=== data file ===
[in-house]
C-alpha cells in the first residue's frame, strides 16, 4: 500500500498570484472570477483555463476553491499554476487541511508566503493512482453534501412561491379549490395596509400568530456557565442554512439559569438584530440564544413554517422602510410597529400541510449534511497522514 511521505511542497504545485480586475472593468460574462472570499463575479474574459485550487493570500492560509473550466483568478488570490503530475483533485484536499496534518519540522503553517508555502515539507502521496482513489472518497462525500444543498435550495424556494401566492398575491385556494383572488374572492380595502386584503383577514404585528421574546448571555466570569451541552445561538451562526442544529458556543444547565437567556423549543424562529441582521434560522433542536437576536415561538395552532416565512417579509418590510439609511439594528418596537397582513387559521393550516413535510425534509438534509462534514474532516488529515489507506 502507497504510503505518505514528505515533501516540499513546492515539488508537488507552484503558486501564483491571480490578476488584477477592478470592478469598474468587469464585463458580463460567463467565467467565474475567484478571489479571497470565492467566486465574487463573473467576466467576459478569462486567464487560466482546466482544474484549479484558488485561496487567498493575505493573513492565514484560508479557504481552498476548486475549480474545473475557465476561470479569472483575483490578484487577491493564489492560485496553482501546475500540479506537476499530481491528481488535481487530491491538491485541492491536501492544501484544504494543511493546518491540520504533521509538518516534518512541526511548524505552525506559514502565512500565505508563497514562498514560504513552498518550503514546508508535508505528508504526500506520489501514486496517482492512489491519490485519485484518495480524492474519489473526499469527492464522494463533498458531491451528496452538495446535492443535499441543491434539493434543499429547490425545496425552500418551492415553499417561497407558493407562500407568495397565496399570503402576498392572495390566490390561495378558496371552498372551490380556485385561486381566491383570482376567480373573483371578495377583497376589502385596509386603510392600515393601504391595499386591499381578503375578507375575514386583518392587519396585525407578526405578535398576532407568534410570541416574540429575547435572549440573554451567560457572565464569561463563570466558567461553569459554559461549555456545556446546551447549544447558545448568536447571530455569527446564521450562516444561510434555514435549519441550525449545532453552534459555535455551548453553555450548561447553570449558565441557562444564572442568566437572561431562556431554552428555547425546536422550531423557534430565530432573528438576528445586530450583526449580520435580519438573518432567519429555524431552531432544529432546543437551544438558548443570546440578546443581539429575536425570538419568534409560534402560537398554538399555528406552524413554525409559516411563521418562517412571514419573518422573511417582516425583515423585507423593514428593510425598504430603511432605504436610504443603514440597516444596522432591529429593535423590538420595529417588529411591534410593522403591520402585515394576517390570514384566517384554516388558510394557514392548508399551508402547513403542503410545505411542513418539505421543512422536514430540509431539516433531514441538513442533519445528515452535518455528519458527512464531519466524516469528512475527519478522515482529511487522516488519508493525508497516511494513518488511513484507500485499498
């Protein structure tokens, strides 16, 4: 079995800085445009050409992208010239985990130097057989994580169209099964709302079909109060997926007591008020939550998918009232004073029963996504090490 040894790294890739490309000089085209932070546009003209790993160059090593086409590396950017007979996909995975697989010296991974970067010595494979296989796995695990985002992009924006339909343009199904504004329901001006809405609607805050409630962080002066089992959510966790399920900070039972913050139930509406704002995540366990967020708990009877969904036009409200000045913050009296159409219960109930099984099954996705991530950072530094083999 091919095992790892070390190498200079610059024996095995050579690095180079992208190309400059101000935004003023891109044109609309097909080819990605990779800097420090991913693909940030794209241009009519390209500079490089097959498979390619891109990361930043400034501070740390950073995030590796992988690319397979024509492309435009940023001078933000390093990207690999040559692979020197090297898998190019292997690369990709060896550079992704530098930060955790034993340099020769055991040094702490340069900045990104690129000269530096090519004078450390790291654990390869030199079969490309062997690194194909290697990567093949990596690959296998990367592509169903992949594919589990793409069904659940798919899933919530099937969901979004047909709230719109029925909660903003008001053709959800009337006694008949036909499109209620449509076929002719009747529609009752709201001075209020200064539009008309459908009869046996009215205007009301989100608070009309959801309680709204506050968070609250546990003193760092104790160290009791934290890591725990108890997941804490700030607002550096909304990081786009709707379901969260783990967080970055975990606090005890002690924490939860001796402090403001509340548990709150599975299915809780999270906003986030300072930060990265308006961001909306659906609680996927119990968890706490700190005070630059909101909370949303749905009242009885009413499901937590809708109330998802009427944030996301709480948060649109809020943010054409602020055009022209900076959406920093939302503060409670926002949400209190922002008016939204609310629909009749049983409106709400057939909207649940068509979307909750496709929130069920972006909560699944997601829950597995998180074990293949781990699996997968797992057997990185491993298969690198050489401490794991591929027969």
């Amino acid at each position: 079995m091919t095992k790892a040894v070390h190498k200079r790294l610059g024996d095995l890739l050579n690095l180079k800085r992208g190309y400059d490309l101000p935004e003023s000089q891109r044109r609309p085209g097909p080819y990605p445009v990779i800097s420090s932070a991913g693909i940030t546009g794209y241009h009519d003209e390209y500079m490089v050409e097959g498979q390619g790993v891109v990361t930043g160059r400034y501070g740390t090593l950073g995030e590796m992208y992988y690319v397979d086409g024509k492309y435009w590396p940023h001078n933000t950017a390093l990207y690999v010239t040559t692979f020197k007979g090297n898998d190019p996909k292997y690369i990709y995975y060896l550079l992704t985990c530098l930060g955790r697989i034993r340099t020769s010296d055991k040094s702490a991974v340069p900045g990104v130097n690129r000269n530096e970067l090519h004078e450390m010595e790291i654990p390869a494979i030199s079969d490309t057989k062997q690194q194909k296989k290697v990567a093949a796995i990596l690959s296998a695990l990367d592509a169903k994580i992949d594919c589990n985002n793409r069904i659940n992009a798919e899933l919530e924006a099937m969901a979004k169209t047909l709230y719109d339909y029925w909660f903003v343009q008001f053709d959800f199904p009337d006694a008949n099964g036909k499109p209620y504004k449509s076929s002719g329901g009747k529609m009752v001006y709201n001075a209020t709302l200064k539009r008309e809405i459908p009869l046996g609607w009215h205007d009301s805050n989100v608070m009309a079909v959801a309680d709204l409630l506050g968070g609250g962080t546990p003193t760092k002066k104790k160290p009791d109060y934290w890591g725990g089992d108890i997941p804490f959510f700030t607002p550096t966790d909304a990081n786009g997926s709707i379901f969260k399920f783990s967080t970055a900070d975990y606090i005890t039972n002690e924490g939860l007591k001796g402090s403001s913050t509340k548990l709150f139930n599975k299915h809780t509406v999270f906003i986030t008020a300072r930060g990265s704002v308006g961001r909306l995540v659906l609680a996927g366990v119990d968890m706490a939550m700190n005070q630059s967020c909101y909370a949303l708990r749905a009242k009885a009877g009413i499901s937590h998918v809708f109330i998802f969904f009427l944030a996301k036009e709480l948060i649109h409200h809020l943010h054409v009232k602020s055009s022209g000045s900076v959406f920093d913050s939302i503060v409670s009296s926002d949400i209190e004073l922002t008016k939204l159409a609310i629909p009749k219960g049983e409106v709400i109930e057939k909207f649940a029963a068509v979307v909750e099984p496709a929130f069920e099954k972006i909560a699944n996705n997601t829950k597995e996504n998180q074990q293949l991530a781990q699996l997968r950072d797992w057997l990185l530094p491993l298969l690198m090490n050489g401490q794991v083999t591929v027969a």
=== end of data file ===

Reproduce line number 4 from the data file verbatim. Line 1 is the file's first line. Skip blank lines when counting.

């Amino acid at each position: 079995m091919t095992k790892a040894v070390h190498k200079r790294l610059g024996d095995l890739l050579n690095l180079k800085r992208g190309y400059d490309l101000p935004e003023s000089q891109r044109r609309p085209g097909p080819y990605p445009v990779i800097s420090s932070a991913g693909i940030t546009g794209y241009h009519d003209e390209y500079m490089v050409e097959g498979q390619g790993v891109v990361t930043g160059r400034y501070g740390t090593l950073g995030e590796m992208y992988y690319v397979d086409g024509k492309y435009w590396p940023h001078n933000t950017a390093l990207y690999v010239t040559t692979f020197k007979g090297n898998d190019p996909k292997y690369i990709y995975y060896l550079l992704t985990c530098l930060g955790r697989i034993r340099t020769s010296d055991k040094s702490a991974v340069p900045g990104v130097n690129r000269n530096e970067l090519h004078e450390m010595e790291i654990p390869a494979i030199s079969d490309t057989k062997q690194q194909k296989k290697v990567a093949a796995i990596l690959s296998a695990l990367d592509a169903k994580i992949d594919c589990n985002n793409r069904i659940n992009a798919e899933l919530e924006a099937m969901a979004k169209t047909l709230y719109d339909y029925w909660f903003v343009q008001f053709d959800f199904p009337d006694a008949n099964g036909k499109p209620y504004k449509s076929s002719g329901g009747k529609m009752v001006y709201n001075a209020t709302l200064k539009r008309e809405i459908p009869l046996g609607w009215h205007d009301s805050n989100v608070m009309a079909v959801a309680d709204l409630l506050g968070g609250g962080t546990p003193t760092k002066k104790k160290p009791d109060y934290w890591g725990g089992d108890i997941p804490f959510f700030t607002p550096t966790d909304a990081n786009g997926s709707i379901f969260k399920f783990s967080t970055a900070d975990y606090i005890t039972n002690e924490g939860l007591k001796g402090s403001s913050t509340k548990l709150f139930n599975k299915h809780t509406v999270f906003i986030t008020a300072r930060g990265s704002v308006g961001r909306l995540v659906l609680a996927g366990v119990d968890m706490a939550m700190n005070q630059s967020c909101y909370a949303l708990r749905a009242k009885a009877g009413i499901s937590h998918v809708f109330i998802f969904f009427l944030a996301k036009e709480l948060i649109h409200h809020l943010h054409v009232k602020s055009s022209g000045s900076v959406f920093d913050s939302i503060v409670s009296s926002d949400i209190e004073l922002t008016k939204l159409a609310i629909p009749k219960g049983e409106v709400i109930e057939k909207f649940a029963a068509v979307v909750e099984p496709a929130f069920e099954k972006i909560a699944n996705n997601t829950k597995e996504n998180q074990q293949l991530a781990q699996l997968r950072d797992w057997l990185l530094p491993l298969l690198m090490n050489g401490q794991v083999t591929v027969a």